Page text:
Recently a man asked me, “Does the New Testament accept, or even justify, slavery?”
In this post I will do 5 things:
1. I will answer the question.
2. I will make some preliminary comments on the question itself.
3. I will explain my answer from the Bible.
4. I will speak to why answering this question well, truthfully and in the right way, matters for Christians.
5. Lastly, I will speak to the significance of my answer for non-Christians.
The New Testament does accept slavery as an economic institution.
Why do I say something so “self-evidently false”?
Comments on the Question
Six things before I explain myself.
1. When we come to the Bible, we need to check our feelings at the door. Our question when we read the Bible is, “What is true?”. It is not, “What do I want to be true?” or “What have I believed to be true in the past?” Our wants and past beliefs are to melt before the truth of Scripture. So, to be clear, when we ask what is true, our feelings are irrelevant. The question posed is purely doctrinal.
2. Institutions are different than their abuses. When we confuse the two, we are unable to think clearly. A monarchy is distinct from the abuse of monarchy. Male headship is distinct from the abuse of male headship. An abuse can be wrong without the institution that is abused being wrong.
3. Denying someone’s image-bearing status, and thus their inherent human dignity, is blasphemously sinful. It is to lie about the God in whose image they are made. Examples of actions that deny or deface someone’s image-bearing status include physically mutilating them without just cause, disregarding the validity of their marriage covenant or nuclear family bonds, raping them, killing them without just cause, literally saying they are less than fully human, refusing to sit beside someone in church because of a physical attribute, etc.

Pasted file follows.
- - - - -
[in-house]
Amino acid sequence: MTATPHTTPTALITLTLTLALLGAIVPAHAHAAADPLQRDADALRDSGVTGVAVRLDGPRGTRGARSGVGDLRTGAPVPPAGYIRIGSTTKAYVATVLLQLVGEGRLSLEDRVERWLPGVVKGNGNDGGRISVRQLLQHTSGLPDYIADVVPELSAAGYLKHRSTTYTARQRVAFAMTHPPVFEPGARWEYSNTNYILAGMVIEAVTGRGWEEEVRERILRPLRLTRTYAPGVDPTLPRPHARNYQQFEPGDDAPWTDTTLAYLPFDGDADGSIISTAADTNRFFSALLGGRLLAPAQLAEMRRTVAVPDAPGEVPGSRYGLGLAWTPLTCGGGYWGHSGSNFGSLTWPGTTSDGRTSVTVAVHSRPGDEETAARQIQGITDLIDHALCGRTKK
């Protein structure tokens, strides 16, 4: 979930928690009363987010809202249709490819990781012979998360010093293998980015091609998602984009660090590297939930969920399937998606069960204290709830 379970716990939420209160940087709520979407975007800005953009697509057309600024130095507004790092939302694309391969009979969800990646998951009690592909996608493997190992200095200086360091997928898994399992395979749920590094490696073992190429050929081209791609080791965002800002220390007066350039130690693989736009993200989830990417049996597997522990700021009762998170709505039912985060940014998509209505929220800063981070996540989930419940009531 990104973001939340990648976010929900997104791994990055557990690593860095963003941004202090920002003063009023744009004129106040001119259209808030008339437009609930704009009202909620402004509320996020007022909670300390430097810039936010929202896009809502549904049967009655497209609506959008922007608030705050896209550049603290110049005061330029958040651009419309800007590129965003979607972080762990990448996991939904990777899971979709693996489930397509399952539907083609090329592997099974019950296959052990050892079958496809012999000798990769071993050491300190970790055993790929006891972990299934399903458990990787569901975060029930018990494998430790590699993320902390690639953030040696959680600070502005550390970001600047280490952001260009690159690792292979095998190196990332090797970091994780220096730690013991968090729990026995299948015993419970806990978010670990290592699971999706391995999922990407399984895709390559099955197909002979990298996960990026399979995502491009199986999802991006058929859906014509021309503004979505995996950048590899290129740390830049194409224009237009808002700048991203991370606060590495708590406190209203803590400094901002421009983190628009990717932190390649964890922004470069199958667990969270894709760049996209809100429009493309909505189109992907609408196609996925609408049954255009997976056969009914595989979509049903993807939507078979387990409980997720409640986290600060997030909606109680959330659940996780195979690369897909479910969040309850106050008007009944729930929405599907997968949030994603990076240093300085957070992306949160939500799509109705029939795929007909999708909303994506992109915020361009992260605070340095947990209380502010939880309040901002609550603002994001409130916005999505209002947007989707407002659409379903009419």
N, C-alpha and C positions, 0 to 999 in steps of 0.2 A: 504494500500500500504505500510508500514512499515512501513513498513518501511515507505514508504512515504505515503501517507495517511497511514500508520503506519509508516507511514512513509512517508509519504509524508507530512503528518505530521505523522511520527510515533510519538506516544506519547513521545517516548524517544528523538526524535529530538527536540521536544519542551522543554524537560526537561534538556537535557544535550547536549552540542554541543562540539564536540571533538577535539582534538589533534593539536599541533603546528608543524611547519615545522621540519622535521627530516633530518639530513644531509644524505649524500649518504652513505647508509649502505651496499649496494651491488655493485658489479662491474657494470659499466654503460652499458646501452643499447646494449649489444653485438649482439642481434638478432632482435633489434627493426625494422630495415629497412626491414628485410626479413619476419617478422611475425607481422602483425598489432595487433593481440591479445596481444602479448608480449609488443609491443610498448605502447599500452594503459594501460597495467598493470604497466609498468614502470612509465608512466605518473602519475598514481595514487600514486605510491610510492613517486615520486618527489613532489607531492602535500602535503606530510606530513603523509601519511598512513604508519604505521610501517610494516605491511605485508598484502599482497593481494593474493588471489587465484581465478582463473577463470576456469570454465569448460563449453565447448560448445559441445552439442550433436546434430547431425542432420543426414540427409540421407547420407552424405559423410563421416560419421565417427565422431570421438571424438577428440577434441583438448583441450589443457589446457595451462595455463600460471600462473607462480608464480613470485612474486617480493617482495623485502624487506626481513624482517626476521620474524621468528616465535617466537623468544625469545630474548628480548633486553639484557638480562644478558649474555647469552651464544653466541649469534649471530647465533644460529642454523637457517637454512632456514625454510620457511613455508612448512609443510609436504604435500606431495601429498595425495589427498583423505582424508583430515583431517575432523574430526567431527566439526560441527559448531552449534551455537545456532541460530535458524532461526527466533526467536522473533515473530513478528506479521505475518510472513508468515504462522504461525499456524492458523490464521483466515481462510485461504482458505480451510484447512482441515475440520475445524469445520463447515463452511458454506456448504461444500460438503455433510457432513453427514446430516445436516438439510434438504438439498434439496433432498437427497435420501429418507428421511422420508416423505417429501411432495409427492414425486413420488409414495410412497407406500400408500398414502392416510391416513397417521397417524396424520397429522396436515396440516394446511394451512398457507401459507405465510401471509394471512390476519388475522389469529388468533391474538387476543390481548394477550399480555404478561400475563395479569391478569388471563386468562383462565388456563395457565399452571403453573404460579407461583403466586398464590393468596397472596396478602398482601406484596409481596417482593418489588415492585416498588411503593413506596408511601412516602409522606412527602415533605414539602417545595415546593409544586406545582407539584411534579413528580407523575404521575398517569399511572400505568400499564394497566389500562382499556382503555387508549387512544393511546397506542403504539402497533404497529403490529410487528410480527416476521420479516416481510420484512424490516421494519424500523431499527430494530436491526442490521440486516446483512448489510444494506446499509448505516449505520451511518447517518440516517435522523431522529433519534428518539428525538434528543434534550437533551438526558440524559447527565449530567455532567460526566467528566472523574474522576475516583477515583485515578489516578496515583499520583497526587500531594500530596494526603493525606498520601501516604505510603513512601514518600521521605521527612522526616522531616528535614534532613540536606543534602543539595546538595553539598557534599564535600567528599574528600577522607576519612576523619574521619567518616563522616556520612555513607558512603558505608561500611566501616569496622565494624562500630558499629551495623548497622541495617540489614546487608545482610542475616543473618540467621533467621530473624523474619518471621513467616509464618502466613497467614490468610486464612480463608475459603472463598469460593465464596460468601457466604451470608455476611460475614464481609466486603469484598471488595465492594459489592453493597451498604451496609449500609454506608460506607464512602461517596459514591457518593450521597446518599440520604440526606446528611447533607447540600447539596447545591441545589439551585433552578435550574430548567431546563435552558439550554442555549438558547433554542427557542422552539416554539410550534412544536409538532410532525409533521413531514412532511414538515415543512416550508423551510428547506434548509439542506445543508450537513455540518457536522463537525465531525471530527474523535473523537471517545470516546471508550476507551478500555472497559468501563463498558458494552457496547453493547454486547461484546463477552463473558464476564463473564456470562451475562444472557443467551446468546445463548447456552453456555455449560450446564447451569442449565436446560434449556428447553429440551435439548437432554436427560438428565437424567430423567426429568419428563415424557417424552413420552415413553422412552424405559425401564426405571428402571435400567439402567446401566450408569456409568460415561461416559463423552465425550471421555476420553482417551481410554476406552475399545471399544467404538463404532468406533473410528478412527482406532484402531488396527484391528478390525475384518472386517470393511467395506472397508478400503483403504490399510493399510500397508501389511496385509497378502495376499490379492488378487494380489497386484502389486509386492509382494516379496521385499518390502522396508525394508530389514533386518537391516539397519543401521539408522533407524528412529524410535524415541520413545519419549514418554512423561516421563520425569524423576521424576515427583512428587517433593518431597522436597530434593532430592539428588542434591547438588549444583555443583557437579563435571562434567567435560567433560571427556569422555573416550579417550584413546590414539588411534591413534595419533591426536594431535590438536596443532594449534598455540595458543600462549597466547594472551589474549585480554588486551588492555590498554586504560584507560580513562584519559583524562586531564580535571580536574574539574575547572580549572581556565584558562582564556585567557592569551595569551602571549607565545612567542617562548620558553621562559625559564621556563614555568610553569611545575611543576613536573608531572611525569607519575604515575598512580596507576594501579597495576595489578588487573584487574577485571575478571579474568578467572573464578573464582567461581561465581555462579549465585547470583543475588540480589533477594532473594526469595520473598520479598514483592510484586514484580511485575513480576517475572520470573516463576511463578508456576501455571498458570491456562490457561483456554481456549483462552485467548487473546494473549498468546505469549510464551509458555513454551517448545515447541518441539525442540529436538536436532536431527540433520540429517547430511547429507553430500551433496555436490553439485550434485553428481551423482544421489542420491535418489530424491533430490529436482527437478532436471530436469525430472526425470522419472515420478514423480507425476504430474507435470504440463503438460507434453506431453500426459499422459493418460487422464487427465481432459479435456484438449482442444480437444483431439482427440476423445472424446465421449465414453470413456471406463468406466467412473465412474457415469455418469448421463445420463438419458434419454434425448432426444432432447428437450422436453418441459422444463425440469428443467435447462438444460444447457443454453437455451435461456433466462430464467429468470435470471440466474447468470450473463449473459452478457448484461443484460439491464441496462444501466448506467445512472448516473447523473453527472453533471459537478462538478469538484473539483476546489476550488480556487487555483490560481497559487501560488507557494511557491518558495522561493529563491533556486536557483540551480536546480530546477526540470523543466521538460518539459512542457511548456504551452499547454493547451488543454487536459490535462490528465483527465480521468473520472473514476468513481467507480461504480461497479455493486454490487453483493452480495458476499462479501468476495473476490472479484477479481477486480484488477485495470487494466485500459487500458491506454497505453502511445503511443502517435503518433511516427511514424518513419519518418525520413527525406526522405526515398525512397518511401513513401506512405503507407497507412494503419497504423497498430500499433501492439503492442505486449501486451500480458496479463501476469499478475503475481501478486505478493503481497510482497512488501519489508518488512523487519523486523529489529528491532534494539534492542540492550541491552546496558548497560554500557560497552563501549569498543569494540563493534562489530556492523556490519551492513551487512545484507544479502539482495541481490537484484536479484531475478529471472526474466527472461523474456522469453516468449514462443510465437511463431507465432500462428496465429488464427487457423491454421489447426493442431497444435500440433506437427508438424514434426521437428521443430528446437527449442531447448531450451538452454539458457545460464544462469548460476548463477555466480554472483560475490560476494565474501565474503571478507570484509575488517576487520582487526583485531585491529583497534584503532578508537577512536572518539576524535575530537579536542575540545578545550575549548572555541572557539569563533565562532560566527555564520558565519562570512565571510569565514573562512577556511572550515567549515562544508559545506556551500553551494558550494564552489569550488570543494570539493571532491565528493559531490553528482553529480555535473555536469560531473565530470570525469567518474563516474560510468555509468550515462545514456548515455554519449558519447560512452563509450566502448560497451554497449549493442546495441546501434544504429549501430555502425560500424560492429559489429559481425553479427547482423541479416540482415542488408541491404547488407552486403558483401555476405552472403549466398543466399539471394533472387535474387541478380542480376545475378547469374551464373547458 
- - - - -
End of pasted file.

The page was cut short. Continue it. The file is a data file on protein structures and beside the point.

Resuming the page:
4. What someone is paid for their work says absolutely nothing about their humanity. A CEO gets paid tens of millions of dollars for his work. I get paid tens of thousands for my work. Someone at McDonald’s gets paid tens of dollars for their work. In those differences of pay, there is no statement that the CEO is more human than me. On that principle, I can increase pay indefinitely without ever speaking to someone’s humanity; and I can decrease pay to zero without speaking to someone’s humanity.
5. The prompt does not ask, “Is slavery best?” (I would make the case that it is not best for an economy). It asks, “Is slavery allowed?” To phrase it another way, “Is slavery inherently wrong?”
6. I am not concerned in this post with any one historical practice of slavery. That is irrelevant to the specific question being considered. The question flatly pertains to slavery as an economic institution, in which one human is a master and one human is a slave, in which a human labors and is paid zero units of the local currency, in which one human “owns” another human. Again, I am not speaking to one specific practice of slavery.
With those comments, I shall explain my position with attempted clarity and brevity.
Explanation of Answer
As an apostle, Paul is given the keys of the kingdom (see Matthew 16). So he has formal authority to declare the what of Christianity (true doctrine) and the who of Christianity (who is and isn’t a Christian, what can Christians do or not do). This same authority is given to each local church in Matthew 18. Paul unashamedly exercises this authority as he writes much to local churches on what is and isn’t Christian thinking and living. In his letter to the churches in Galatia, he denounces what was being believed and taught, being very clear that one cannot believe that message and be a Christian. You’re in or you’re out on that matter.
In his first letter to the church in Corinth, Paul denounces the life of a member of the church in chapter 5. He was both characterized as “brother” and characterized by a particular behavior, sleeping with his father’s wife. Paul is clear that such a man cannot be identified as both “Christian” and “with-father’s-wife-sleeper”. It is necessary, precisely because what the man was doing was sinful, for him to take off one of the two identifiers. Either he takes off the “I sleep with my stepmom” label in repentance, or he is to have the “Christian” label removed by the church due to his unrepentance. He is unrepentant and so Paul demands that the church, for the honor of Jesus’ name, the good of the church, the good of the sinner, and the good of the surrounding pagans, excommunicate the man.